Half of the world's limited partners (ie institutional investors in private equity) now say their lifetime portfolio return from the asset class has been less than 11%, according to Coller Capital, a London-based specialist in secondary private equity.
Another 6% reported negative returns, while the portion of LPs enjoying lifetime returns of more than 16% has declined from around 37% a year ago to 22% as of summer 2010.
Coller surveys global LPs twice a year. This survey, which included 110 LPs from around the world, finds the number of investors with such low long-term returns has jumped from 22% in 2008 and 29% in 2009.
Despite the fact that private equity frequently fails to deliver the returns it has claimed, the asset class remains in favour, although a big restructuring is on the cards.
Coller finds 20% of LPs planning to increase their private-equity allocations versus only 13% saying they'll reduce it. The majority also expects the pace of new commitments to accelerate over the next 18 months.
However, LPs globally report they will cut the number of relationships they have with general partners: so say 38% of North American and 20% of European and Asia-Pacific investors.
More investors (41%) intend to increase their direct investments into private companies, rather than relying on third-party fund managers. In the short run, Coller finds LPs planning a dramatic ramp-up of Asia-Pacific exposure.
Today, only 16% of European LPs and 26% of North American LPs have more than a tenth of their exposure to Asia-Pacific. Those figures are now expected to jump to 38% and 41%, respectively, over the next three years.
LPs from Asia-Pacific are already heavily invested in the region, with 69% now reporting more than one-tenth of their allocations invested here; they too are making a big jump, however, with 87% of LPs expecting to invest more than 10% in Asia-Pacific within three years.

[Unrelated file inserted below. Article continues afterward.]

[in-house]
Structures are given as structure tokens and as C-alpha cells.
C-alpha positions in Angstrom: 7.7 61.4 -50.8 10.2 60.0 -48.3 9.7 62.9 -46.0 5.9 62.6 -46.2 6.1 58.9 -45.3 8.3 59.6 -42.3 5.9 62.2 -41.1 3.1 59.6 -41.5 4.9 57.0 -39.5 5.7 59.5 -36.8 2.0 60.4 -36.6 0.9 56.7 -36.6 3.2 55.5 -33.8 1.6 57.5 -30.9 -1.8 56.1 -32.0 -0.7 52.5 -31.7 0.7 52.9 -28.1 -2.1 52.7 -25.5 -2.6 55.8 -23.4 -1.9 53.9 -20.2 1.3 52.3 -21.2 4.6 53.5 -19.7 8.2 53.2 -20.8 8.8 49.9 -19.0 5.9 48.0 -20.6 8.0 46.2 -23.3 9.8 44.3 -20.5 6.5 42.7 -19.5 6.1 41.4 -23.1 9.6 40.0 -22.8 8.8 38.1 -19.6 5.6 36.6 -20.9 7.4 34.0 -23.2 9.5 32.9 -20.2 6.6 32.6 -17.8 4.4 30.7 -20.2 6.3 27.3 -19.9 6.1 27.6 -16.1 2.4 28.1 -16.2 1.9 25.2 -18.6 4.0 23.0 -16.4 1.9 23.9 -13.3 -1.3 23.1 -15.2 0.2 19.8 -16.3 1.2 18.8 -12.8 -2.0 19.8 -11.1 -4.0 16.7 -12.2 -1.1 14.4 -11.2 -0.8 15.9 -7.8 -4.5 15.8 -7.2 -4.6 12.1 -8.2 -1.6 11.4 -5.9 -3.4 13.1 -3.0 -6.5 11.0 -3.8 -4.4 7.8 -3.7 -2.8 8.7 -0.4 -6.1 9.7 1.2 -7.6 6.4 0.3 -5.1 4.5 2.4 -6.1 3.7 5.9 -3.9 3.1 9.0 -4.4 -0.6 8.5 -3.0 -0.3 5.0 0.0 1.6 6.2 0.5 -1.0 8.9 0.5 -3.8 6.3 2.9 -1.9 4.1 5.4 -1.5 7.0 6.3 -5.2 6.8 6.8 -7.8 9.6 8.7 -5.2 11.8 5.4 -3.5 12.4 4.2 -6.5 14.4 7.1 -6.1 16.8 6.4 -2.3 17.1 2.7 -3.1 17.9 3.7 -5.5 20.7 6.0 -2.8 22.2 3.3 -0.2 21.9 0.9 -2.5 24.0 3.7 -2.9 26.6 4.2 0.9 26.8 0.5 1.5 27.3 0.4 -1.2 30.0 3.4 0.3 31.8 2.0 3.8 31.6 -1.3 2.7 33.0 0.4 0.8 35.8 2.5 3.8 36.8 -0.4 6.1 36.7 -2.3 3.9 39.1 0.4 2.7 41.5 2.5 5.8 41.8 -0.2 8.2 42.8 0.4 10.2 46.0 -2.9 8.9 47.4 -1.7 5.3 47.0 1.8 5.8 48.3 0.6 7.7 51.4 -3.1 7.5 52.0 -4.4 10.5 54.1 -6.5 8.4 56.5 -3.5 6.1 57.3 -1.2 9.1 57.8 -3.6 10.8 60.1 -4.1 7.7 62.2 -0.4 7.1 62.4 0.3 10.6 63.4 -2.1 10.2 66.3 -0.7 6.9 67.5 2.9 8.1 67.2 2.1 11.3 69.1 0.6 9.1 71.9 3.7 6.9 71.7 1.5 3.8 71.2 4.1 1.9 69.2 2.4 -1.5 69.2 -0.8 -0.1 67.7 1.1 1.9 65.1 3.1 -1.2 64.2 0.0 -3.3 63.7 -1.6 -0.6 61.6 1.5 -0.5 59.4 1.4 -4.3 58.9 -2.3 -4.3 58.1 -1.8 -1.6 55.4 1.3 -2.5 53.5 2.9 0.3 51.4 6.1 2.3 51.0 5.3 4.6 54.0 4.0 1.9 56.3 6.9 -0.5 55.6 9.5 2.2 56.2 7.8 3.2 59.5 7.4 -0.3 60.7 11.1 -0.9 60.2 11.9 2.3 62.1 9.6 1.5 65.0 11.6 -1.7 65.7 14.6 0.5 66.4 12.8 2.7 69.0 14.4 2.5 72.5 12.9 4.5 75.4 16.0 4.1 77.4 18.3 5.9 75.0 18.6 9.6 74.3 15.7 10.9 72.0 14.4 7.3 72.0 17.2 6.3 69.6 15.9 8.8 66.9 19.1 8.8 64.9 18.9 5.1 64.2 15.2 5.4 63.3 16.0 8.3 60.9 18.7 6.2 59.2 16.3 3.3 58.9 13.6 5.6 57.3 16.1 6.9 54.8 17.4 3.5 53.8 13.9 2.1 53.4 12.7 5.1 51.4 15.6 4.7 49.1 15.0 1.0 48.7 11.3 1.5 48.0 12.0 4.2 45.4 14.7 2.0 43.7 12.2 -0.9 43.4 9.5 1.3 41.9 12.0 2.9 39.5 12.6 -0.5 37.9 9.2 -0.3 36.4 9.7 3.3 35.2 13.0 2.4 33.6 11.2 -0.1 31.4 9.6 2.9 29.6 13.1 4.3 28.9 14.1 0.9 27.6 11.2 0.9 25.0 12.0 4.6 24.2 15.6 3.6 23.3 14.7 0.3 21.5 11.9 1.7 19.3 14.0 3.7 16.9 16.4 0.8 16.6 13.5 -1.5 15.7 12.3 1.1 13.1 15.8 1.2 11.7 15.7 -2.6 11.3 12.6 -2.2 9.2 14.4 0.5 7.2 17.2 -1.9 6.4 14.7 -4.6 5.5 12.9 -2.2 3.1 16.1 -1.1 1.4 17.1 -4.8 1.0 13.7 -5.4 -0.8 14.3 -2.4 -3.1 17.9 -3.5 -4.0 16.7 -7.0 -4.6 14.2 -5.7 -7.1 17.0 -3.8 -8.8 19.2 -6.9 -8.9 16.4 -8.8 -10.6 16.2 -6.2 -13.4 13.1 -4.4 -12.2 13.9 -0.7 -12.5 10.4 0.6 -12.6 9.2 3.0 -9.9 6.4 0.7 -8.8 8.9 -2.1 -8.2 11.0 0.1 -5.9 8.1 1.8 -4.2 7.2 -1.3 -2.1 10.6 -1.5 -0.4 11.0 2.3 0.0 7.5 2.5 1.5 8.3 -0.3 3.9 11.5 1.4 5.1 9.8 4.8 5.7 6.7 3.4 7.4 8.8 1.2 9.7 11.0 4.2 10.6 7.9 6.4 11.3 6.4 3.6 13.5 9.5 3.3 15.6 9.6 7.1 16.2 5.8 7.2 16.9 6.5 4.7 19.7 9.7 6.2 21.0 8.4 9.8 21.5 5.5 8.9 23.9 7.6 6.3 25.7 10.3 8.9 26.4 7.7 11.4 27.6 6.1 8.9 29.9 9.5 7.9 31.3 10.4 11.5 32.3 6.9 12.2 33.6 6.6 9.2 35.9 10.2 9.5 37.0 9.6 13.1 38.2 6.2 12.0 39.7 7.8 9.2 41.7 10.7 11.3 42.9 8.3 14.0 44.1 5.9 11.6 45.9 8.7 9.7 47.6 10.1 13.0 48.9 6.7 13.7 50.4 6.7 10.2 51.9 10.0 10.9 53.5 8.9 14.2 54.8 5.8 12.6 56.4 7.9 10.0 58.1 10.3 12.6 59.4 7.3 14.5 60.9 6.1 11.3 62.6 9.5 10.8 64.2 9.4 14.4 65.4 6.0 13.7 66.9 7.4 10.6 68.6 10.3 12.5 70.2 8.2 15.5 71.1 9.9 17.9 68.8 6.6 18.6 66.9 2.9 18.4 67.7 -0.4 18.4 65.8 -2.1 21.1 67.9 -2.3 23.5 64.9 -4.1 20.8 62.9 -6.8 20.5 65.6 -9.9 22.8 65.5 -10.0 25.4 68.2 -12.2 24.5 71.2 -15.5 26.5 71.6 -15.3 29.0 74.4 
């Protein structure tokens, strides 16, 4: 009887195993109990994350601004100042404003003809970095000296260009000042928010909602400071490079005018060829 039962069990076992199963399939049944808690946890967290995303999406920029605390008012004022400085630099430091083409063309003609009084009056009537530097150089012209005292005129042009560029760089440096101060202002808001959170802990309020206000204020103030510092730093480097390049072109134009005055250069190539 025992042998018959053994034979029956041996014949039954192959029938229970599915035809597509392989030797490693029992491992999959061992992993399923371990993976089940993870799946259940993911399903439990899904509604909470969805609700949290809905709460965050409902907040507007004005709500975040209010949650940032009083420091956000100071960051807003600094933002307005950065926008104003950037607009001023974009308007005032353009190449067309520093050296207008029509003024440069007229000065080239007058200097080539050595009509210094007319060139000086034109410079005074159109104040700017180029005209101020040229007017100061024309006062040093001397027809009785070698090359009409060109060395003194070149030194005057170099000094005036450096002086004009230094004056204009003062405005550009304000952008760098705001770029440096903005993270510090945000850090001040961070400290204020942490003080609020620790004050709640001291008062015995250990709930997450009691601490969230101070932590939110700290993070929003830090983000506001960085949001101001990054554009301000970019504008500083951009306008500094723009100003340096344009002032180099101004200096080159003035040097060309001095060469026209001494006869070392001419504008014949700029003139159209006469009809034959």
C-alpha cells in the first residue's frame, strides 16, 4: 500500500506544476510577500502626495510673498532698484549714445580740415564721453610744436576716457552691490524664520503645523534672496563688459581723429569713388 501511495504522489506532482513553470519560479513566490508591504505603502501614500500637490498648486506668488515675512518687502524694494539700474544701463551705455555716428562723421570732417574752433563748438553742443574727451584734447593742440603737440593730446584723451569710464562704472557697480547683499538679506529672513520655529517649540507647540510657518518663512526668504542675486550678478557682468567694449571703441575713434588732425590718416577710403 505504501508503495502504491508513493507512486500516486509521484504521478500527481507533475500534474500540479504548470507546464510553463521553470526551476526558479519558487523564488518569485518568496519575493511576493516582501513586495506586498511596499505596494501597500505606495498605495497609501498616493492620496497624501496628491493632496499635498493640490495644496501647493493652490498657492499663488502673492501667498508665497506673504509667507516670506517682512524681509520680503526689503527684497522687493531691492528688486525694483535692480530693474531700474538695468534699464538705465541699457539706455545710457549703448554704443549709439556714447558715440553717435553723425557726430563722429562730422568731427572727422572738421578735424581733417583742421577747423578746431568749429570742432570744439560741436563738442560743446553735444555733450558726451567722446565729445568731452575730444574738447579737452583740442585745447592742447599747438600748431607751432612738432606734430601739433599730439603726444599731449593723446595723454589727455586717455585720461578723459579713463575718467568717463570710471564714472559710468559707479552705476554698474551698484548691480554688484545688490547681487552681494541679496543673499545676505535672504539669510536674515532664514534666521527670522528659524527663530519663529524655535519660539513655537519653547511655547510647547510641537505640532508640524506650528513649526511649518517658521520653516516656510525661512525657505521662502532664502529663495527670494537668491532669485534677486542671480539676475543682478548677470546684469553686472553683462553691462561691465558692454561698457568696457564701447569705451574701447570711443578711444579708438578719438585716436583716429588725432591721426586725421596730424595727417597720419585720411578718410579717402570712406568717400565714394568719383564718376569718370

Australian buyout investors are seen as the most attractive destination in the region over the next two years, according to the survey, with China ranking second. China is the most desirable destination for venture and growth capital, followed by India, but Japan lags in both areas.
Coller says China and India will see the largest increase in PE investment from new and existing investors over the next two years, with 53% of LPs planning to expand or start activity in China and 44% to do so in India. This compares to 20% of LPs boosting activity in Australia, while Japan is slated to see net outflows of LP capital -- 14% of LPs plan to decrease or stop investing there versus 12% that will increase or start allocating to Japan.
Jeremy Coller, chief executive of Coller Capital, says the continued interest in private equity, despite its often poor performance, is because returns are more obviously based on skill rather than market movements. Investors continue to seek ways to diversify out of public equity markets, which have become increasingly correlated.
Although the global financial crisis harmed returns, it also taught LPs and GPs some useful lessons, which investors hope can be usefully applied.